Jenny Condron is chief actuarial officer at Mercer and became the first female chair of the Association of Consulting Actuaries in 2018. Here she tells Laura Miller what it takes to make it in a man’s world, the one thing that scares her most, and why Queen Elizabeth II beats the Queen of Pop.
Condron, as part of a six-strong advisory board, is helping Professional Pensions shape the inaugural Women in Investment Festival, which will take place on Tuesday 3 March 2020 at The Brewery in London.
You graduated from Oxford University in 1991 with an MA in mathematics. We know STEM subjects - which lead to better paid careers - are still dominated by men. What made you choose maths, and how do we get more young women into STEM?
Maths was the only subject I was good at, at school. I loved it - there is a certain satisfaction working through a problem and knowing you have the right answer.
I went to a girls' school - so there was never any question of which subjects girls should or should not do. I remember very clearly, though, my first tutorial at university. In a mixed-sex group my immediate (and mad, with hindsight) reaction was that I was not good enough. Mentoring would really have helped.
The Association of Consulting Actuaries (ACA) appointed you as its first female chair. Women comprise less than 2% of global financial institutions' CEOs. How did you break into the boardroom, and what advice would you give to other women to crack it?
In truth, it was an accident. I agreed to become treasurer without realising the likely progression would be to chair - and by then it was too late. Again, I think for some, mentoring can really help in building self-belief and self-confidence. Tackling imposter syndrome is a tough one for many of us.
Critically, keep saying ‘yes' to interesting opportunities as they come along - you will always learn something new.
You have been working in financial services for the best part of three decades. Who are the inspirational women you have met, particularly in the investment sector, and what do they have in common?
I met Helena Morrissey [chair of the Diversity Project] around 25 years ago. She was a number two to the lead consultant then, as was I, and I remember she had a place at the table, and was given ‘space' at the meeting to present. It must have made a huge difference in her development and belief that she had a right to be there. We need to ensure all of our upcoming talent also get that chance.
I think many women in the industry are expert jugglers - of work and life - it is quite amazing what we all achieve.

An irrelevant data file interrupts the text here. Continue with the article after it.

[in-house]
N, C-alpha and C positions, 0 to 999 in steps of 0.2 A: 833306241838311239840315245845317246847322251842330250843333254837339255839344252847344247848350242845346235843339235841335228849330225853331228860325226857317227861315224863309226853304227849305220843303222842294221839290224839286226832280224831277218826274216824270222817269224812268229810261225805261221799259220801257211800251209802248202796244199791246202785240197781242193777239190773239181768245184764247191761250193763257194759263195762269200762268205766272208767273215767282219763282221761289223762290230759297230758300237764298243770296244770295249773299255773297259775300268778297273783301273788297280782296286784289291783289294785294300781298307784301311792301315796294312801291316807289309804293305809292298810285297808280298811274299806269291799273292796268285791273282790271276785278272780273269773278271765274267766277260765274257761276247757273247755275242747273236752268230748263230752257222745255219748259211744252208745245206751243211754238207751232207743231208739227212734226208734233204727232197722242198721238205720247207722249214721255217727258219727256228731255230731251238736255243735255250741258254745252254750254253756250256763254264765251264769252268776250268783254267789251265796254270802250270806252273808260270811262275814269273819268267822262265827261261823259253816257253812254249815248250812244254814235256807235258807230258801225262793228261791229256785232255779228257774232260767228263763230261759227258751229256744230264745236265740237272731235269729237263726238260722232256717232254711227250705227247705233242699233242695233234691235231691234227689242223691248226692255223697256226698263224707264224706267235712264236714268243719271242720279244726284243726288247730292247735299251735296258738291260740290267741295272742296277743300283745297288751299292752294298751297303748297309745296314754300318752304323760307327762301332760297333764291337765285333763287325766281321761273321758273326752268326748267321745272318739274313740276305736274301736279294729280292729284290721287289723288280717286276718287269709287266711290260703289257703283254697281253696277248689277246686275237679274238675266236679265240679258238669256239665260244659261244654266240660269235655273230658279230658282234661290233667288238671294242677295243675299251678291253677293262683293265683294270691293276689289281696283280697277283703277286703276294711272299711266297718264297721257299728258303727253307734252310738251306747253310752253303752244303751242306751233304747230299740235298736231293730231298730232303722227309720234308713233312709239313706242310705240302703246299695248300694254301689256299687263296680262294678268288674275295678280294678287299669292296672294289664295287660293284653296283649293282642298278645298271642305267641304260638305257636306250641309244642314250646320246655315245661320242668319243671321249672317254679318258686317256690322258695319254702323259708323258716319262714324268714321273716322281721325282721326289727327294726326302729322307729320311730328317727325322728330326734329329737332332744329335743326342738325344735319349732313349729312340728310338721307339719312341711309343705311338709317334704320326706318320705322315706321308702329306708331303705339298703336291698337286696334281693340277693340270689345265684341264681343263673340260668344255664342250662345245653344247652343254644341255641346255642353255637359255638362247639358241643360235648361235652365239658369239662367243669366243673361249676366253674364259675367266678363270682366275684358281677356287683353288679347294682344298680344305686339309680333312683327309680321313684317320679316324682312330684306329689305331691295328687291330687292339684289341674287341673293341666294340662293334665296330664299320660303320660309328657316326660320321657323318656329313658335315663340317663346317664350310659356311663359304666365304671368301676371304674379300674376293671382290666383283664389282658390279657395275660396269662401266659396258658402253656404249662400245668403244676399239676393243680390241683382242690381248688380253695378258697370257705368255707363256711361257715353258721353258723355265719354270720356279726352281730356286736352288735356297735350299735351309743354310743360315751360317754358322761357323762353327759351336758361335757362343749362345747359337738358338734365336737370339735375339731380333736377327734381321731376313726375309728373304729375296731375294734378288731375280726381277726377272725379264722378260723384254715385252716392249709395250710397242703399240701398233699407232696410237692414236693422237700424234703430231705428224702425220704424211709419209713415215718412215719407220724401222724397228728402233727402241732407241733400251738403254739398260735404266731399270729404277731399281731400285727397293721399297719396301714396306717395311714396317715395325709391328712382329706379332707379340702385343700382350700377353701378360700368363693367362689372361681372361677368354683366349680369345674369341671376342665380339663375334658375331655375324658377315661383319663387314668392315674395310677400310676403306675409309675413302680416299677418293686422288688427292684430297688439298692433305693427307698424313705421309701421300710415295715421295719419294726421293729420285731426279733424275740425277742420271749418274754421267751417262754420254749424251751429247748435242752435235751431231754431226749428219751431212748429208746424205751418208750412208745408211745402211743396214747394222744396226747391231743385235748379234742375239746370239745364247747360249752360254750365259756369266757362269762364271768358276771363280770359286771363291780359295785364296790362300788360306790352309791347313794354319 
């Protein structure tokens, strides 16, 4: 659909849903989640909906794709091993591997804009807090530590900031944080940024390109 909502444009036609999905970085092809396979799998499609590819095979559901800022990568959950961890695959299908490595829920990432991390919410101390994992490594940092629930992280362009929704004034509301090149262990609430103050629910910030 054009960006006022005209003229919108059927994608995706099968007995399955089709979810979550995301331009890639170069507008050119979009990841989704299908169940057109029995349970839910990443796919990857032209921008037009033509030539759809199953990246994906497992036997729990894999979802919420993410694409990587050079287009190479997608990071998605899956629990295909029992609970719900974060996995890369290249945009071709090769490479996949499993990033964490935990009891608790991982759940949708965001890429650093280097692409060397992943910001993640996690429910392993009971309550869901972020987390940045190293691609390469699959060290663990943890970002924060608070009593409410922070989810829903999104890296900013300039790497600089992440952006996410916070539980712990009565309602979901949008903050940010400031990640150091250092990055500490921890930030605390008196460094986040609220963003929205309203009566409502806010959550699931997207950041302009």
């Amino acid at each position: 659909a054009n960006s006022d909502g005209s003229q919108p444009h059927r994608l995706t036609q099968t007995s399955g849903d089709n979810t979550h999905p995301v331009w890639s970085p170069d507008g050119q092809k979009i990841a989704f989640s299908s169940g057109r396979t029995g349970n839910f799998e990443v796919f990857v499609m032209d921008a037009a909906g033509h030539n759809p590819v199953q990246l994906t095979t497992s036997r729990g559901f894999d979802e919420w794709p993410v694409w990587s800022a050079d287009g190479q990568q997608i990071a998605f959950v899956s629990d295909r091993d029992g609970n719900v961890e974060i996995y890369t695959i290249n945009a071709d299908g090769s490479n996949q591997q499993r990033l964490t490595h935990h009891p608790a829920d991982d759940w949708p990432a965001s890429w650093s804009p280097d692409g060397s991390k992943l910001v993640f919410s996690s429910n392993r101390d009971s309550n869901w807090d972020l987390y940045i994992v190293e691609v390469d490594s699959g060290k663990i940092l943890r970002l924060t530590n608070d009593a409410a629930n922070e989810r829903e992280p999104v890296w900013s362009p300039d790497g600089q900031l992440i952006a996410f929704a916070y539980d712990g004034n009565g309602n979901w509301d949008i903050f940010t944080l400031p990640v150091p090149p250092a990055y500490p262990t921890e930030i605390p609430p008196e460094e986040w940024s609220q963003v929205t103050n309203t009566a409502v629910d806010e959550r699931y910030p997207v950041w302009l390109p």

What is the worst example of sexist behaviour you have come across in the financial sector?
Unfortunately, there are so many who unwittingly put women down or make assumptions about what they can and can't accommodate when juggling life and work.
I have, in recent years, been referred to as ‘my glamorous assistant' and am still asked to join pitch teams because we need some diversity on them. We need to keep calling it out when we experience it, and gradually change will happen.
What role do men have to play in increasing diversity in finance?
Their role is hugely important in increasing all types of diversity, and there are many I have worked with whose impact is clear. What men and women want from a career is often identical - opportunities to progress but also to juggle work-life balance.
Those men who doggedly resist recognising this will become very isolated - simply put no one will want to work with them when there are others who will give such support.
You have been at Mercer working in pensions for the best part of three decades. Women's pensions are on average almost 40% less than men's. What can the investment sector do to fix that?
There are a huge number of factors underlying this issue. For all of us, saving earlier and at an appropriate level, is the only way by which we can build up pension, or other savings pots, to meet our retirement aspirations.
You are a mentor at the Cherie Blair Foundation for Women. What do you do there?
It is about being a mentor for women who often simply want a sounding board to reassure them they're on the right path and what they are trying to achieve is doable. I have been amazed by the ambition and successes of some I have spoken to.
In the spirit of *that* now infamous interview with Theresa May, what is the naughtiest thing you have ever done?
Probably copying someone else's homework - but quickly realising that, with maths, it is a road to ruin as you have to show all your workings too.
What scares you most?
Failing to be a role model for my children, in terms of building their self-belief and that expectations of men and women should be the same at home and at work.
Madonna, Margaret Thatcher, or Queen Elizabeth II - who is your spirit animal?
The Queen - she is an amazing woman who has navigated a very challenging career (and still does!).
If you hadn't been an actuary what would your dream job be?
A seamstress. Turning shapeless fabric into something beautiful is as rewarding as solving a maths problem, but the rewards are very different.
If you were prime minister for a day, what would you do to improve the country?
Where to begin? The fact almost a third of children, four million, in the UK are living in poverty is truly shocking. We all need to do more to give them opportunities for a better and fairer future.
Women in Investment Festival
The Women in Investment Festival - being held in partnership with Professional Pensions along with its sister publications Investment Week, Professional Adviser, Retirement Planner and Investment Europe - is a one-day festival that aims to celebrate successful women in the industry. It is sponsored by HSBC Global Asset Management and will take place on Tuesday 3 March 2020 at The Brewery in London.
For more details on the line-up, and to buy tickets for the festival, please click here.
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